After a good, sweaty workout, we all long for a nice cool drink to quench our thirst.
Water is always the preferred choice, although to replace lost electrolytes, some would rather opt for sports drinks.
Whatever you choose to drink, hydration is key to exercise recovery.
However, it’s equally important to drink before and during exercise, not just when your throat is parched after workouts.
And guzzling is not the right way to rehydrate; instead, you need to keep sipping fluids throughout your workout.
Watch how endurance racers refuel – the cyclists carry a cycling hydration pack that enables them to cart more water than standard-size water bottles.
This makes transporting water and drinking more convenient as they don’t have to stop or slow down to take a sip.
They use the tube (like a straw) that’s connected to the pouch or water reservoir, and drink.
For marathoners, water hydration stations are placed every 5km during races.
Imagine yourself dehydrated and being intravenously given fluids – the doctor is not pumping you with loads of fluids at one go, but is dripping it in bit by bit.
If you have not hydrated well during the day, you may find yourself dizzy, confused or hit with a headache while you exercise.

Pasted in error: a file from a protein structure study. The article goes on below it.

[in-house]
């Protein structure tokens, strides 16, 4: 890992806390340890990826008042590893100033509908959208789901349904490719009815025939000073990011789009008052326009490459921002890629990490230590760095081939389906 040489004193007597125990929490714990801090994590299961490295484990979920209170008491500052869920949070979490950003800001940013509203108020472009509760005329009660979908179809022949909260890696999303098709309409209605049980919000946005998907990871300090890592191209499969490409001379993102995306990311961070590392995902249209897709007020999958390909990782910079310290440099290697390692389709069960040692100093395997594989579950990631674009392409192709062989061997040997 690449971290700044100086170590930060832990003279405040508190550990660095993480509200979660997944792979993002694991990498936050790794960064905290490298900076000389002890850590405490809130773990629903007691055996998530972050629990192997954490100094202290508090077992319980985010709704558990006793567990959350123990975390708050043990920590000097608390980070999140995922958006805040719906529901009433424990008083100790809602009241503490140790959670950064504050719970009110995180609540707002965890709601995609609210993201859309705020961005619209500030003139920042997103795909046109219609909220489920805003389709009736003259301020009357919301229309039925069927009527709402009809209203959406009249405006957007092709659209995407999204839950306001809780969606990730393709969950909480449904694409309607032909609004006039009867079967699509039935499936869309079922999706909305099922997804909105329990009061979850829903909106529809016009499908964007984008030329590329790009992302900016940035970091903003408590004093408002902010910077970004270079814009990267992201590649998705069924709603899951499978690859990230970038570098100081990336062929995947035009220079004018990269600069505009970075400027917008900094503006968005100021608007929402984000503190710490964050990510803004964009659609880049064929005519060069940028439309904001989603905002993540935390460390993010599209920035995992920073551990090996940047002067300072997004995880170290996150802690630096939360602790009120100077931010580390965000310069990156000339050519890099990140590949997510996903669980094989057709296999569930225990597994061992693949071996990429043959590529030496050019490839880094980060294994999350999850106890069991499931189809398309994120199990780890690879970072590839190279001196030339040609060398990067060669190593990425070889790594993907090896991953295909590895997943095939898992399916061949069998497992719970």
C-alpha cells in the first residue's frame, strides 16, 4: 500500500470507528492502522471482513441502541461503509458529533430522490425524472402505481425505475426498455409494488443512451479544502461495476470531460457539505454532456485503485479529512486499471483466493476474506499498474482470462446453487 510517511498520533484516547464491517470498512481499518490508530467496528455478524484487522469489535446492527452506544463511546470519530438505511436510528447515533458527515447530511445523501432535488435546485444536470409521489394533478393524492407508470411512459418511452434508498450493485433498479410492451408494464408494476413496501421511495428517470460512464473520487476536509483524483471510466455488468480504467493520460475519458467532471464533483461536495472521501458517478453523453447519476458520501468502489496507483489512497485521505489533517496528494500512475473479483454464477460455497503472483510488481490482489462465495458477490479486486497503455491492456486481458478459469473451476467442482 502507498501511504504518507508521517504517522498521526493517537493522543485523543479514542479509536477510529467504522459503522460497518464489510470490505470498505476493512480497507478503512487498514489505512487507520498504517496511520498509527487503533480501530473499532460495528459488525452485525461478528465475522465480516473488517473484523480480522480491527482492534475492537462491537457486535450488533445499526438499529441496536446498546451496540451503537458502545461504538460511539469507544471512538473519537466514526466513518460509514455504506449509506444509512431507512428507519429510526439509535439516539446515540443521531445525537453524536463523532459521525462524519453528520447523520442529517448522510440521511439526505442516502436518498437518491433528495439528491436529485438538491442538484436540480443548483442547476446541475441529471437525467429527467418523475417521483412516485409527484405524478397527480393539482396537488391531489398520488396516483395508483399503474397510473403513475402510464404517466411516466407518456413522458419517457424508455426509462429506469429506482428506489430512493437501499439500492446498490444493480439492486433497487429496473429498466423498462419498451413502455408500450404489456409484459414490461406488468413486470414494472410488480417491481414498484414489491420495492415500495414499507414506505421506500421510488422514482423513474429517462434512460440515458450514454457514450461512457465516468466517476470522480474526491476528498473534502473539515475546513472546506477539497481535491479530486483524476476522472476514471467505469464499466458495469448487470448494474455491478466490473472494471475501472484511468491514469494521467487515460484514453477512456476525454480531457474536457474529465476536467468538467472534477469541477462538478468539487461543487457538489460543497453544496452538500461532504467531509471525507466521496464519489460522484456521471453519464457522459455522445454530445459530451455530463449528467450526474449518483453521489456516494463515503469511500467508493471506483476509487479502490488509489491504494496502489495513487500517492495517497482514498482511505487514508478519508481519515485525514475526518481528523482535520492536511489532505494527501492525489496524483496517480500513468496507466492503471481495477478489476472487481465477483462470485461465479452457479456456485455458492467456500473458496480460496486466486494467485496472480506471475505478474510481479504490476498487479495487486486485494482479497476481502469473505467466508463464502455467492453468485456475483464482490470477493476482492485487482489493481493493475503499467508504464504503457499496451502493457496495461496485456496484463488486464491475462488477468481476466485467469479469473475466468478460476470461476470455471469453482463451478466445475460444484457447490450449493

No matter how many litres of fluid you gulp at that moment, it’s not going to alleviate your symptoms instantly.
Best to head home, hydrate slowly and rest.
The easiest way to check your hydration status is to observe the colour of your urine – if it’s pale yellow and flowing well, you’re adequately hydrated.
If the urine is dark yellow and you’re not peeing frequently, chances are you are dehydrated.
Bear in mind though that dark yellow pee can also be caused by consuming certain vitamin pills and is not a concern if you’re peeing normally.
Plan it well
You read that right, you have to plan how to hydrate, especially on long workouts.
The average person will lose up to half a litre of sweat for every 30 minutes of exercise, depending on the intensity, and this fluid needs to be replenished.
When I (used to) go hiking, I wouldn’t carry a water bottle, thinking the two-hour workout would be over speedily and I could nip over to the store to get fresh coconut water afterwards.
Besides, I wanted free arms and didn’t like the idea of lugging a water bottle around in my hand or backpack.
Then one day, two of us were hiking on a nearby trail and my buddy started feeling faint.